Pelvic pain refers to any pain or discomfort in the lower abdomen.
Pelvic pain in males is often related to the intestines or urinary tract. Psychological factors can make the pain seem worse, or even cause a sensation of pain where no physical problem exists.
Pelvic pain can range from mild discomfort or cramping, to severe, intense pain. This pain may be acute, when it occurs suddenly, or chronic, when the pain lasts for a long period of time.
Pelvic pain in males has many causes, including:
Other causes are also possible. In some cases, the cause is never found.
When a male complains of pelvic pain, the healthcare provider may ask:
Other questions may also be asked.
Diagnosis of pelvic pain begins with a history and physical exam. Tests that may be done include:
Prevention of pelvic pain may or may not be possible, depending on the cause. For example, practicing safer sex may decrease the risk of epididymitis. Early treatment for infection of the genital tract is important in decreasing the risk of pelvic pain.
Long-term effects are related to the cause of the pelvic pain. For example, irritable bowel syndrome may make a person uncomfortable and even depressed, but poses no serious long-term health risks. A small kidney stone may pass by itself and have no long-term effects. A large kidney stone may require surgery to remove it.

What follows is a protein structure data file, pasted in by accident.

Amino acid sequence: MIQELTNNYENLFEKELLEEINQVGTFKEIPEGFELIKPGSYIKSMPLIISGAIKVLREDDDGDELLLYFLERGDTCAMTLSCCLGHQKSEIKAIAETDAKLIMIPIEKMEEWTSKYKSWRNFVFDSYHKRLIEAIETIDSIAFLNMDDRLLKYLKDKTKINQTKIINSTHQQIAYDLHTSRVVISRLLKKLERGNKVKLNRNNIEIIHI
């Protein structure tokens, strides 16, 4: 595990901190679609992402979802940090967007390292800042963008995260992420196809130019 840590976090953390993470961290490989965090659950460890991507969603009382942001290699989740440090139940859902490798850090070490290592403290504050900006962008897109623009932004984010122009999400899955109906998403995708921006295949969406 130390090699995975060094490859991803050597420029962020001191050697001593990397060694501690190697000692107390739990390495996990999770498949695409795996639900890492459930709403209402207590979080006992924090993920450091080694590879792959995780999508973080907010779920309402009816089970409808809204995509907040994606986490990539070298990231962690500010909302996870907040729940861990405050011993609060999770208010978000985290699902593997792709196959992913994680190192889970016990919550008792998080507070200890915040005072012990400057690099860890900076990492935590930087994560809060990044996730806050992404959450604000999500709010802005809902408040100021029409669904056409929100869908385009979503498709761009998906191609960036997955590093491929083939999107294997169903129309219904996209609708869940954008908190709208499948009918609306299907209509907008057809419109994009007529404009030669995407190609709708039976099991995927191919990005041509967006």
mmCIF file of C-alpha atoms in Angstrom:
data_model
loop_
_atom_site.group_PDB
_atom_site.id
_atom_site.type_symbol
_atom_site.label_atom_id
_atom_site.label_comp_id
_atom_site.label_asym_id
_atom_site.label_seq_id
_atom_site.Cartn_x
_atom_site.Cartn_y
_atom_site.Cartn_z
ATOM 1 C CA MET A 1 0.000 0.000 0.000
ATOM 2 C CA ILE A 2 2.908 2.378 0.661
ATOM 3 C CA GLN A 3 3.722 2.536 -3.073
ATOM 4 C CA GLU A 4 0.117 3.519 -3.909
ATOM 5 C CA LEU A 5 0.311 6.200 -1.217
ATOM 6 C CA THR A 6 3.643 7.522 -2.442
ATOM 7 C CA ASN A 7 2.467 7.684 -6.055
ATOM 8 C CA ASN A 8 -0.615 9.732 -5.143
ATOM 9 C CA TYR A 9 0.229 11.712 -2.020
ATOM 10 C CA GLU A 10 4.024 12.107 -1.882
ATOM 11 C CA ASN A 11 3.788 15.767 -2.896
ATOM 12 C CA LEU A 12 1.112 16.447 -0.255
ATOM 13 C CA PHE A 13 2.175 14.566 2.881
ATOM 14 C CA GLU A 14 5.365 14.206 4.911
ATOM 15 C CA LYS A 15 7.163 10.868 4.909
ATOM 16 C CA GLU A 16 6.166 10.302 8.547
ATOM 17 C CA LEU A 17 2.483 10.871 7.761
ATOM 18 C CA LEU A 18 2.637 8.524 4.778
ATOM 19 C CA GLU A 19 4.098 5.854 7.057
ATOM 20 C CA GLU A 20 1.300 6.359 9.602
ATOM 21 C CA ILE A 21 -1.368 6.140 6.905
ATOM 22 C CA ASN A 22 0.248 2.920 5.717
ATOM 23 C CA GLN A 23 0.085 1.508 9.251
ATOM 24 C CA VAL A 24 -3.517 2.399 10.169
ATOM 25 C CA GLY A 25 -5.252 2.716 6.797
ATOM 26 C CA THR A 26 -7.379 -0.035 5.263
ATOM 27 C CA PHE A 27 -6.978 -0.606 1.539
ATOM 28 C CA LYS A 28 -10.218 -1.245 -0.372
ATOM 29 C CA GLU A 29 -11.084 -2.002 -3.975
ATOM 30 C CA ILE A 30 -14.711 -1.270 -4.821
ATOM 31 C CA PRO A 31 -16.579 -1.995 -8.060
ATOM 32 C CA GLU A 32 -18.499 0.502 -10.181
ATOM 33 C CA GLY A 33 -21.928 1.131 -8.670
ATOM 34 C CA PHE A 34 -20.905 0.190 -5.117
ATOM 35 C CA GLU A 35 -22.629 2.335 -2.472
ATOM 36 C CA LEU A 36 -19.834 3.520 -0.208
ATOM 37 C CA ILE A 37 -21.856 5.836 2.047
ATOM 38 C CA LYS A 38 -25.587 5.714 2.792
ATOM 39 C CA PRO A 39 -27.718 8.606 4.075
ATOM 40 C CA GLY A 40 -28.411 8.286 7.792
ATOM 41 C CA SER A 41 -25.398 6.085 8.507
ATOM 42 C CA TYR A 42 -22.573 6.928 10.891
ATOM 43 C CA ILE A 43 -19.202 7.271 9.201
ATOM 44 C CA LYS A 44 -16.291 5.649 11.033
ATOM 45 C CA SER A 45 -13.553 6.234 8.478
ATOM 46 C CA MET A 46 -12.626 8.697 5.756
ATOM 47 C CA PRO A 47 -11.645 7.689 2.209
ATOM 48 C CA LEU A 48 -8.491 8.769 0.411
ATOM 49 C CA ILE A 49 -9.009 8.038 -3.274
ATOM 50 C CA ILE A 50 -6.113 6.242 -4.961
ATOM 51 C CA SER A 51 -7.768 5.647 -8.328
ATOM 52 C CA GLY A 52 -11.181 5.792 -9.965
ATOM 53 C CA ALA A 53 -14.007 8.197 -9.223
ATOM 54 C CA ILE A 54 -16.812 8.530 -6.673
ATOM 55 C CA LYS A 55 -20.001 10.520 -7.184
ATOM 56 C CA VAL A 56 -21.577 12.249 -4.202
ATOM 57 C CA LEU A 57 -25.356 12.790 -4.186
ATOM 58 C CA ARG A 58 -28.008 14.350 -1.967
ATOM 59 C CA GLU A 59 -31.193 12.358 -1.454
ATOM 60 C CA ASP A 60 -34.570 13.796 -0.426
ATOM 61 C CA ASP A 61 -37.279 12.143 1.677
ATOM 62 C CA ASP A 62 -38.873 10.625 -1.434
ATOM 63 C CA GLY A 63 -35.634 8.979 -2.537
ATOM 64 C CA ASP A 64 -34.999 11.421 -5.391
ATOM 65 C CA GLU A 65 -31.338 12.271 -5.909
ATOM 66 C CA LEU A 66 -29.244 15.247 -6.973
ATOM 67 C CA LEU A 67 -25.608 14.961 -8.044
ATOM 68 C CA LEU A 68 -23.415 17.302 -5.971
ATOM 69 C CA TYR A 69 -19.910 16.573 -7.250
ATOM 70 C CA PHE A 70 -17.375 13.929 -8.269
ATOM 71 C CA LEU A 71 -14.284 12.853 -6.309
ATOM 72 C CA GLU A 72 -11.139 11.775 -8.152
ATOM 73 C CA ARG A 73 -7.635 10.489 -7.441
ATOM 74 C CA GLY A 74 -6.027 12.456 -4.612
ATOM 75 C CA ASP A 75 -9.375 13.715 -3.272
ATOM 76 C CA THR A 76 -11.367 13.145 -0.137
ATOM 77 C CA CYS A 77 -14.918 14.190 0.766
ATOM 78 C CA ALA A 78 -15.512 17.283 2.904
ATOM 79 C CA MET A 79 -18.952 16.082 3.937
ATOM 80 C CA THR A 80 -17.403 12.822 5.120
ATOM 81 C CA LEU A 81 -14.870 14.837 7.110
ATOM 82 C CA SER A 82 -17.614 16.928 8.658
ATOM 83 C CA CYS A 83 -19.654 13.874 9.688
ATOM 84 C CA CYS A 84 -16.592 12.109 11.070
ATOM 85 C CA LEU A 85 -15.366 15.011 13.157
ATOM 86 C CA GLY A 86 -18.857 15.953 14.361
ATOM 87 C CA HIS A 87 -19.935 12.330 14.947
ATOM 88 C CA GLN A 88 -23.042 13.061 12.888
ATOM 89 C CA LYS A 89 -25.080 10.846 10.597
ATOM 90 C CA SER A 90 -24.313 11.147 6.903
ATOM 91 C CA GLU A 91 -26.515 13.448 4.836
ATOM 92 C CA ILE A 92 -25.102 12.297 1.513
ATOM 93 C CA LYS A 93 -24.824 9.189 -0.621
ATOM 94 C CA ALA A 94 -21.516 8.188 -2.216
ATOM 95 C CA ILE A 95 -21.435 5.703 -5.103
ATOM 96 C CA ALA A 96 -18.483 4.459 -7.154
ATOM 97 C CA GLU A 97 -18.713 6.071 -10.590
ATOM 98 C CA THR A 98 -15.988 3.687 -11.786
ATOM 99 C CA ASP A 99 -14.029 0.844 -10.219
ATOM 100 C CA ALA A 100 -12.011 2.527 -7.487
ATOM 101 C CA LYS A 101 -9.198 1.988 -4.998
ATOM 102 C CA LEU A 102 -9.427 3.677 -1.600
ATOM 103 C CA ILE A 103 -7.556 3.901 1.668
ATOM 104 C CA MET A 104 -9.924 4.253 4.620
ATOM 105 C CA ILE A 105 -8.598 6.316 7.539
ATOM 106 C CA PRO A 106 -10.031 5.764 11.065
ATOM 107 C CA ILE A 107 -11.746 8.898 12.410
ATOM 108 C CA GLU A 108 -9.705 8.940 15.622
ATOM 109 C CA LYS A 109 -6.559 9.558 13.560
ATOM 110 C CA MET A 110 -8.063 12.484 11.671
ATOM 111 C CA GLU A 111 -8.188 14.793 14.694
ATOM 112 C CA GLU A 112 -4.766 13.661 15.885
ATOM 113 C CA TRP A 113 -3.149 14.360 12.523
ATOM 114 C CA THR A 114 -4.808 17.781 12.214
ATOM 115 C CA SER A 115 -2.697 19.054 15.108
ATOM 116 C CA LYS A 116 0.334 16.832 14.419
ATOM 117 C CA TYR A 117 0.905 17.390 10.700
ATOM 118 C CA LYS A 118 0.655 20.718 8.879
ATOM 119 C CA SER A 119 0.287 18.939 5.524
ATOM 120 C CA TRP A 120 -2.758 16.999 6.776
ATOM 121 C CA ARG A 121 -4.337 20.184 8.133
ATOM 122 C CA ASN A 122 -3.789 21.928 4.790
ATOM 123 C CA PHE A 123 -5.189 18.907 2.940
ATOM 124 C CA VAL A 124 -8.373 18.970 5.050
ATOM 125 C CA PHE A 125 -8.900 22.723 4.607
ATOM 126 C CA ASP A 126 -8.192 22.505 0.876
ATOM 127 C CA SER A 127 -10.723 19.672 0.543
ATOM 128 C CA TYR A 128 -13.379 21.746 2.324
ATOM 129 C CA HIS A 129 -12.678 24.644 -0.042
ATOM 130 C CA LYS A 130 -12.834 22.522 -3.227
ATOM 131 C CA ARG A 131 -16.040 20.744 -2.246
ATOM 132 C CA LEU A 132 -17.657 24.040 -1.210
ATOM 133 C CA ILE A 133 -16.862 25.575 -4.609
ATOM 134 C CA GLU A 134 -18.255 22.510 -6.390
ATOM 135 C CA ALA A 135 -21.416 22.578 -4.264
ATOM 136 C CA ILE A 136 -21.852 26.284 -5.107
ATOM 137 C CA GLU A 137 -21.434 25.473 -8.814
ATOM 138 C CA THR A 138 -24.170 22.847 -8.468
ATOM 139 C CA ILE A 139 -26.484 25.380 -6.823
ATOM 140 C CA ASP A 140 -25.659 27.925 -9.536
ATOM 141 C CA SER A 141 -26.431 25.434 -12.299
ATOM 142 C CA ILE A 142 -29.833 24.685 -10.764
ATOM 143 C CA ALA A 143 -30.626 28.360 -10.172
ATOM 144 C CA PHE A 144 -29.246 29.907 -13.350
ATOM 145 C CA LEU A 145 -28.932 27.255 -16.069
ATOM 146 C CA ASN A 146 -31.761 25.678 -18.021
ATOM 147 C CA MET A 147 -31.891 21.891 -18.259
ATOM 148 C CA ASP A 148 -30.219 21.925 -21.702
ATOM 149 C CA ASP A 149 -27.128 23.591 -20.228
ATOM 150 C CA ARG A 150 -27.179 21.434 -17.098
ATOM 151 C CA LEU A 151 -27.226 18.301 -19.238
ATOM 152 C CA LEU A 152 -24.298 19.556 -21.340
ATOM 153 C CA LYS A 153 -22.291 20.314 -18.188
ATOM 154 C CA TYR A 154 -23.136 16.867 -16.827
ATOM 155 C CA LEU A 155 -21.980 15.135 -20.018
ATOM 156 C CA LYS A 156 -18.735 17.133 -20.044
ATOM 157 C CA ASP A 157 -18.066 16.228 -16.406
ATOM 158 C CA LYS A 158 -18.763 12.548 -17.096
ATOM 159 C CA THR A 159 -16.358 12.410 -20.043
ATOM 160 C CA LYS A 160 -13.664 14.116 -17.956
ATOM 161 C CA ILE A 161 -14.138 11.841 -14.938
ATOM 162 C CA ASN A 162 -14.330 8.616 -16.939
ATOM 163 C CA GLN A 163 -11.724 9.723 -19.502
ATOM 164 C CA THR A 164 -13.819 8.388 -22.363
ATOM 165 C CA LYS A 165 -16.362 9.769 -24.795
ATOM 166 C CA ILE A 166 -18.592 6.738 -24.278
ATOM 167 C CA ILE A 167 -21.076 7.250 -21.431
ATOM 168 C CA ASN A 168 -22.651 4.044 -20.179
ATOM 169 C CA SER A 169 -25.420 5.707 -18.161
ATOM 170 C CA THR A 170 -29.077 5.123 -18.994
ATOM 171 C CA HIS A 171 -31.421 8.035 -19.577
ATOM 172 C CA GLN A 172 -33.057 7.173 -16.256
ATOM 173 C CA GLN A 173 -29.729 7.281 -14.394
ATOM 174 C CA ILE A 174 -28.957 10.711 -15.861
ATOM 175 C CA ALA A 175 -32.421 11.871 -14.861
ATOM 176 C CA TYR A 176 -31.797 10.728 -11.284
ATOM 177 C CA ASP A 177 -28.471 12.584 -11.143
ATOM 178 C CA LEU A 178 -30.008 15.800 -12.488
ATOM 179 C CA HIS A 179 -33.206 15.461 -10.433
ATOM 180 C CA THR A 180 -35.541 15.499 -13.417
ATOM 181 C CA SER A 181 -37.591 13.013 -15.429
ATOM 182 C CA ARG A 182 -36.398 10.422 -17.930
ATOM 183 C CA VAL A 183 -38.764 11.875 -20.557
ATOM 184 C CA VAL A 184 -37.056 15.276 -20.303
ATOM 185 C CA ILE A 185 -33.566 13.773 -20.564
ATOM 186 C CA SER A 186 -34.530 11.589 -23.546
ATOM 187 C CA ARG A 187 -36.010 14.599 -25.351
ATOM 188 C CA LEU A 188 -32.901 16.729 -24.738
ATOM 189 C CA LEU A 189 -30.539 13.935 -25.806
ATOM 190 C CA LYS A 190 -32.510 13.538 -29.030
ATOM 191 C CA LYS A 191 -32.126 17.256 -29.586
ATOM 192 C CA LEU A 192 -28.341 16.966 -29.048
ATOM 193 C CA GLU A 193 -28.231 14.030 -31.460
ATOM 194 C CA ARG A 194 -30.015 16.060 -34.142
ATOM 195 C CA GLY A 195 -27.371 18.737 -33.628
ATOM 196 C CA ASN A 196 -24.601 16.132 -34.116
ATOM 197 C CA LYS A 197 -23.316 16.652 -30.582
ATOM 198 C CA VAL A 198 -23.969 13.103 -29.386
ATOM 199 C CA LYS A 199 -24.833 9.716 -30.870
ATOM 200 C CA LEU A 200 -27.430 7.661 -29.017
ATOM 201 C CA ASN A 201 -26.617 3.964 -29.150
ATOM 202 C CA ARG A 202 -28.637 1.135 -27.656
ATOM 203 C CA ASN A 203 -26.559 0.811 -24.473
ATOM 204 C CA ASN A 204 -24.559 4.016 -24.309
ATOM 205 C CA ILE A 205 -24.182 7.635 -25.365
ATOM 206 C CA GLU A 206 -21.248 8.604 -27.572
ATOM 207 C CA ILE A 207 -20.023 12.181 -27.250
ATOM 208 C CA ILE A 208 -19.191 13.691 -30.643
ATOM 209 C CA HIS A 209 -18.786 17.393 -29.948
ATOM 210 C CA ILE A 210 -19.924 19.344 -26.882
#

Appendicitis and cancer may lead to death if treatment is unsuccessful. If untreated, testicular torsion can lead to the loss of the testicle and increase the risk of infertility.
Pelvic pain itself is not contagious and poses no risk to others. If the cause is an infection, such as Neisseria gonorrhoeae\ bacteria. The infection is usually acquired through sexual contact. ',CAPTION,'Gonorrhea in Males');" onmouseout="return nd();">gonorrhea, the infection may be contagious.
Treatment for pelvic pain depends on the cause of the pain. Treatment may include:
Side effects of treatments depend on the treatment used for the pelvic pain. There may be stomach upset, diarrhea, or allergic reaction to antibiotics. There may be stomach upset, ulcers and bleeding, or allergic reaction to NSAIDs. Treatments that require surgery pose a risk of bleeding, infection, and allergic reactions to anesthesia.
What happens after treatment depends on the success of the treatment and the cause. For example, a person who passes a kidney stone or has it removed may not need any further treatment. Someone with cancer may need long-term treatment for the cancer and may die if treatment is unsuccessful.
Any new or worsening symptoms should be reported to the healthcare provider. Other monitoring depends on the cause of the pelvic pain.
Author:Gail Hendrickson, RN, BS
Editor:Duff, Ellen, BA
Reviewer:Eileen McLaughlin, RN, BSN
Harrison's Principles of Internal Medicine, Fauci et al, 1998
The Merck Manual of Medical Information, 1997
Professional Guide to Diseases, 1998